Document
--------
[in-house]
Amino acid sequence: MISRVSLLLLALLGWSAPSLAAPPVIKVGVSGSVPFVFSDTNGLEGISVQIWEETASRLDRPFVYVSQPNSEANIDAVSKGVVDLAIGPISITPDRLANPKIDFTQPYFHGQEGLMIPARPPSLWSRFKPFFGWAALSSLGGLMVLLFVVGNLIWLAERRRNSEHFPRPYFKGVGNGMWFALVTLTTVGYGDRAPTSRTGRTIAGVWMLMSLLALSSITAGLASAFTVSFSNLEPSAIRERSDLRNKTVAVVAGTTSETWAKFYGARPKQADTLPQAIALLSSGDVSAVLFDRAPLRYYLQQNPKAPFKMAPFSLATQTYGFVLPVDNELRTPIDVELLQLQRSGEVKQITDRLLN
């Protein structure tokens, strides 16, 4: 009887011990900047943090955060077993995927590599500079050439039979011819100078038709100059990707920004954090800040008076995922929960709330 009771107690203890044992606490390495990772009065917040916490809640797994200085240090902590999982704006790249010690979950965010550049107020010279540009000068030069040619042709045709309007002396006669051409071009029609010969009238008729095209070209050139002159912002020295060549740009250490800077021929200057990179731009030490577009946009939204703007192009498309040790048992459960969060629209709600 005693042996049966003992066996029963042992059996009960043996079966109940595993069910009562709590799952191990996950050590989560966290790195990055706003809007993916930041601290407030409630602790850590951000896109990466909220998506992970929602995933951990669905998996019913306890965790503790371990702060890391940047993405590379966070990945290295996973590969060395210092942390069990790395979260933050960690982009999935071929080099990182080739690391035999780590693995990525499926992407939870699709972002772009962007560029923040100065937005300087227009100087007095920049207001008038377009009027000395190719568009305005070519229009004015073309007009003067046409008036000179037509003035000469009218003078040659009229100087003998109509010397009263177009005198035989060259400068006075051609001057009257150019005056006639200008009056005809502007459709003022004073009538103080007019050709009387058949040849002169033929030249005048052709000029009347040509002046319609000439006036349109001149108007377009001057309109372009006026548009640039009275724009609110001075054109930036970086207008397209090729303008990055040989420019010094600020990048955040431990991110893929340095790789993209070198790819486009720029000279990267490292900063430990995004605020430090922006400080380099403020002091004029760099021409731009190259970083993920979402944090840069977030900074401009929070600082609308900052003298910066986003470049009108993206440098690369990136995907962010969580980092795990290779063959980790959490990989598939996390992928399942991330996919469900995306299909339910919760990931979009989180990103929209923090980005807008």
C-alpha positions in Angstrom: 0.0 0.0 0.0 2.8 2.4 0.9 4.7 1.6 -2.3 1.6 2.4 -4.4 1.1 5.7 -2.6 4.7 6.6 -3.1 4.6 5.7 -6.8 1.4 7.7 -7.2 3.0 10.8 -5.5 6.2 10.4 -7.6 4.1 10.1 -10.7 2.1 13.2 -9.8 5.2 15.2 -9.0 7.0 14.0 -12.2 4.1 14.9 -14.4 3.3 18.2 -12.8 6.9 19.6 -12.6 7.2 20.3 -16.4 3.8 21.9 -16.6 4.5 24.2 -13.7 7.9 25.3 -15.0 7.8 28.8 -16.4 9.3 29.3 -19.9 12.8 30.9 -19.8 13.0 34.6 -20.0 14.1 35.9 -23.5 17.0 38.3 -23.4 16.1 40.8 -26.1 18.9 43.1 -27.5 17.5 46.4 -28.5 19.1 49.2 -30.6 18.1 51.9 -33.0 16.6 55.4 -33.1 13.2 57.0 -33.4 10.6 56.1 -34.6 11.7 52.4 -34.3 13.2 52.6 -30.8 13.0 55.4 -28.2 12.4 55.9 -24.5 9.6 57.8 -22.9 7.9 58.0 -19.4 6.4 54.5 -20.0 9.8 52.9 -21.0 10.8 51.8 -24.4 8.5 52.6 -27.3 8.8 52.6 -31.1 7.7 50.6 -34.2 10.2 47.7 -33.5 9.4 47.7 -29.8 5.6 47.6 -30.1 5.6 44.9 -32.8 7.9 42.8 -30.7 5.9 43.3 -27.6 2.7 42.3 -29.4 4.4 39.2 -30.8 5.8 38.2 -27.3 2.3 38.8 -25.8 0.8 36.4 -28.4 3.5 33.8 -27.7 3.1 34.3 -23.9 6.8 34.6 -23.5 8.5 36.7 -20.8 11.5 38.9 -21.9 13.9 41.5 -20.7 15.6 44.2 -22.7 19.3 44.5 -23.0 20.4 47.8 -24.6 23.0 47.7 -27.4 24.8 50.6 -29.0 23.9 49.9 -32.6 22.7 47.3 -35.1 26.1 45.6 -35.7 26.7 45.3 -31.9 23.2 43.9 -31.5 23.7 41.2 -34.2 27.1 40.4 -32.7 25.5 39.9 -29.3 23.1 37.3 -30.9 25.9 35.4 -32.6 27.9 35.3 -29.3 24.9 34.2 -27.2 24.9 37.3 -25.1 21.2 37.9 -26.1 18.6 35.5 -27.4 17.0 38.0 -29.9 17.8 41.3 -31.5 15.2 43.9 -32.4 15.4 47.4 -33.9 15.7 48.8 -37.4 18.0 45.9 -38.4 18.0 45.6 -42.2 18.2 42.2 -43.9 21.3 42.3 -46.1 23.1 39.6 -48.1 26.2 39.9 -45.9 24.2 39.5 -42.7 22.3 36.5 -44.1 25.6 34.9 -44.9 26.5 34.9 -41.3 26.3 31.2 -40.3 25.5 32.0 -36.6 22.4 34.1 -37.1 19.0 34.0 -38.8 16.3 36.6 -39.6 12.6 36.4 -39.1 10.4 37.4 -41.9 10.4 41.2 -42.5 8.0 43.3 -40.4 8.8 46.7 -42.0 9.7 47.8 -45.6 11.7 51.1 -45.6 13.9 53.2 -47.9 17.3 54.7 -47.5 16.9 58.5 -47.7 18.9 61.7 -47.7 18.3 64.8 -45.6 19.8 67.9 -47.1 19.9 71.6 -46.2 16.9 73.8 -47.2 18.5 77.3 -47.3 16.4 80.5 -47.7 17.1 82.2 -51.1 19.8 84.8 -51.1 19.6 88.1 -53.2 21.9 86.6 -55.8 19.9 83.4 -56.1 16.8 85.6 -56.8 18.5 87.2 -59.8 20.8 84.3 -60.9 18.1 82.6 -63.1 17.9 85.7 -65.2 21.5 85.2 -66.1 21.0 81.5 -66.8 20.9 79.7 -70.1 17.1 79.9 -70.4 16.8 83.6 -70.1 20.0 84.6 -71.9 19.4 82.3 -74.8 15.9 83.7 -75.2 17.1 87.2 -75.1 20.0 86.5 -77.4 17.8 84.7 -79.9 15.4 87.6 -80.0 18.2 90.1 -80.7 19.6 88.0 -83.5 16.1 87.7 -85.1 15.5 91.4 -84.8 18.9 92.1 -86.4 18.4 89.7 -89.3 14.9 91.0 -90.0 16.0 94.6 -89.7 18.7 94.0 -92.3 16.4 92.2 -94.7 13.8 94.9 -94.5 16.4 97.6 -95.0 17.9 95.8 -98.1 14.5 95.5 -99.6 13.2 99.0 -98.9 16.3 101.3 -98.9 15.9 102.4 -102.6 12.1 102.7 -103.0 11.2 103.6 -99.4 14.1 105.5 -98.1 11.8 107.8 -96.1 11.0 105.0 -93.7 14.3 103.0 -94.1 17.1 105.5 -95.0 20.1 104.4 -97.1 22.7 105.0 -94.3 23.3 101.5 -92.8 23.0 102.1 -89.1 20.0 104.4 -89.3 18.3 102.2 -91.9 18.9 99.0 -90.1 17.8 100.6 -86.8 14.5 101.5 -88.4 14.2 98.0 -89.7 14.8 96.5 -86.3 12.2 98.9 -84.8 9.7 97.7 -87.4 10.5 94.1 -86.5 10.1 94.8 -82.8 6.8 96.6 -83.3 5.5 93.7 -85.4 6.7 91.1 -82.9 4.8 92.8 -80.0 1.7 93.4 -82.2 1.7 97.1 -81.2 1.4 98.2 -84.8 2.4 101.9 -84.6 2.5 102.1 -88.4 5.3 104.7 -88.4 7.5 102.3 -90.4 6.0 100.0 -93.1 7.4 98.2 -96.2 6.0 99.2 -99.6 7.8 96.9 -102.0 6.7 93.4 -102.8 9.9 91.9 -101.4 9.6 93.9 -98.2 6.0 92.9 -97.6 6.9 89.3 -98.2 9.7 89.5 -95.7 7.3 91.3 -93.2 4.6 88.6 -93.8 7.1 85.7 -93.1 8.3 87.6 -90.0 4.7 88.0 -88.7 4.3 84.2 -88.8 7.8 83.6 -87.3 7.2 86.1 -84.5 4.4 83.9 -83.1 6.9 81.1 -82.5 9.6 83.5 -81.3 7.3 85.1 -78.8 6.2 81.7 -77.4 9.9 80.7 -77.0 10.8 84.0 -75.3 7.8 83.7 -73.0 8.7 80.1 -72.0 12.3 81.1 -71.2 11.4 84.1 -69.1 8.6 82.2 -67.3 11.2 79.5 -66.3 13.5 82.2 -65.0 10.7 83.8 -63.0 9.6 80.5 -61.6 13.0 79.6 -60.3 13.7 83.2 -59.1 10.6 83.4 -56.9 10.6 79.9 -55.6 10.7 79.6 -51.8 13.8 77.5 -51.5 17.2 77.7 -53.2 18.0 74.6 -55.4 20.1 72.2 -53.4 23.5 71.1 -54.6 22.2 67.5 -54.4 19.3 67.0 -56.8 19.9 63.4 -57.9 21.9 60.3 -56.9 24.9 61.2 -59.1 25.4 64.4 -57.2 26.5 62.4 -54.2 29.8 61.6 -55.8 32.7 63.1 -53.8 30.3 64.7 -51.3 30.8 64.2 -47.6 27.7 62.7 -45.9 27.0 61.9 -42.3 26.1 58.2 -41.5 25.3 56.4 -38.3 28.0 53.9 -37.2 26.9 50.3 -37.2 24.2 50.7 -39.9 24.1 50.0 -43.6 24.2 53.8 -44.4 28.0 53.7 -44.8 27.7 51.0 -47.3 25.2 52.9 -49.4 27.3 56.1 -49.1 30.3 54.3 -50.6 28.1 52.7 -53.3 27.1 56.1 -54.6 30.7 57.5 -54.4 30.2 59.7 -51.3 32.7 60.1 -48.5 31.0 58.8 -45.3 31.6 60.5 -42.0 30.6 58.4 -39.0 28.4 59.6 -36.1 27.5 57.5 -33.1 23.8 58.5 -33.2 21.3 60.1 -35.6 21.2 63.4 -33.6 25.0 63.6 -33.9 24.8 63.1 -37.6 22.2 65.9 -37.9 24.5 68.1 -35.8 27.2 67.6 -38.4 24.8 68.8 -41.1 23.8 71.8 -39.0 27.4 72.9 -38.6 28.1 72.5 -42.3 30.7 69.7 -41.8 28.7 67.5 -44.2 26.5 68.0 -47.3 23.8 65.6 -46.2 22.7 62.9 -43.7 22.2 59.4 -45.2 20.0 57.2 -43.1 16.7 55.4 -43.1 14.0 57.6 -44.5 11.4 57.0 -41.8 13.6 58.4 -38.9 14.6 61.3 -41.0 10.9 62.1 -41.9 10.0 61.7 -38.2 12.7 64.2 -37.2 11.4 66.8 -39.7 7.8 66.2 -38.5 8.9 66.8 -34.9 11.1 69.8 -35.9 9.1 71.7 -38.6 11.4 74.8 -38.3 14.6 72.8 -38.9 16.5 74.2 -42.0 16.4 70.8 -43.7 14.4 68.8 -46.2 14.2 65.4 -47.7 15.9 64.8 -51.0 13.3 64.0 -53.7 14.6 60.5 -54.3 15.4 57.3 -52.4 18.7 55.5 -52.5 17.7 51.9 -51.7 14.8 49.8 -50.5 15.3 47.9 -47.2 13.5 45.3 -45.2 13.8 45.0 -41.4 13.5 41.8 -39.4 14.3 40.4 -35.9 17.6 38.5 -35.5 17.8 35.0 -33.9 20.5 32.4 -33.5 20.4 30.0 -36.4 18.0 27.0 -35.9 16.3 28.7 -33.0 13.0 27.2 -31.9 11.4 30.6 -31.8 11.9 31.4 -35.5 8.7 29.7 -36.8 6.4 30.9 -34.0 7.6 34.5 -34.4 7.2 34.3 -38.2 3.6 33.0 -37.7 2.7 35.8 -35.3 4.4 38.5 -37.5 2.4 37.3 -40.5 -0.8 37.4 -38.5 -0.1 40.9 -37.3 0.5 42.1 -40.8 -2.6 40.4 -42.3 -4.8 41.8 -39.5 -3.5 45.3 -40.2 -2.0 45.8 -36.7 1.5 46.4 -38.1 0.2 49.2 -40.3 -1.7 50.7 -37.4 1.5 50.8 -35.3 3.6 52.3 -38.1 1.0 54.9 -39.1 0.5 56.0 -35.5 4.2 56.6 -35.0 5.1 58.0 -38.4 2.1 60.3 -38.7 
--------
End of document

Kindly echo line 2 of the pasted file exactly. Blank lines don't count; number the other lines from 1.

Amino acid sequence: MISRVSLLLLALLGWSAPSLAAPPVIKVGVSGSVPFVFSDTNGLEGISVQIWEETASRLDRPFVYVSQPNSEANIDAVSKGVVDLAIGPISITPDRLANPKIDFTQPYFHGQEGLMIPARPPSLWSRFKPFFGWAALSSLGGLMVLLFVVGNLIWLAERRRNSEHFPRPYFKGVGNGMWFALVTLTTVGYGDRAPTSRTGRTIAGVWMLMSLLALSSITAGLASAFTVSFSNLEPSAIRERSDLRNKTVAVVAGTTSETWAKFYGARPKQADTLPQAIALLSSGDVSAVLFDRAPLRYYLQQNPKAPFKMAPFSLATQTYGFVLPVDNELRTPIDVELLQLQRSGEVKQITDRLLN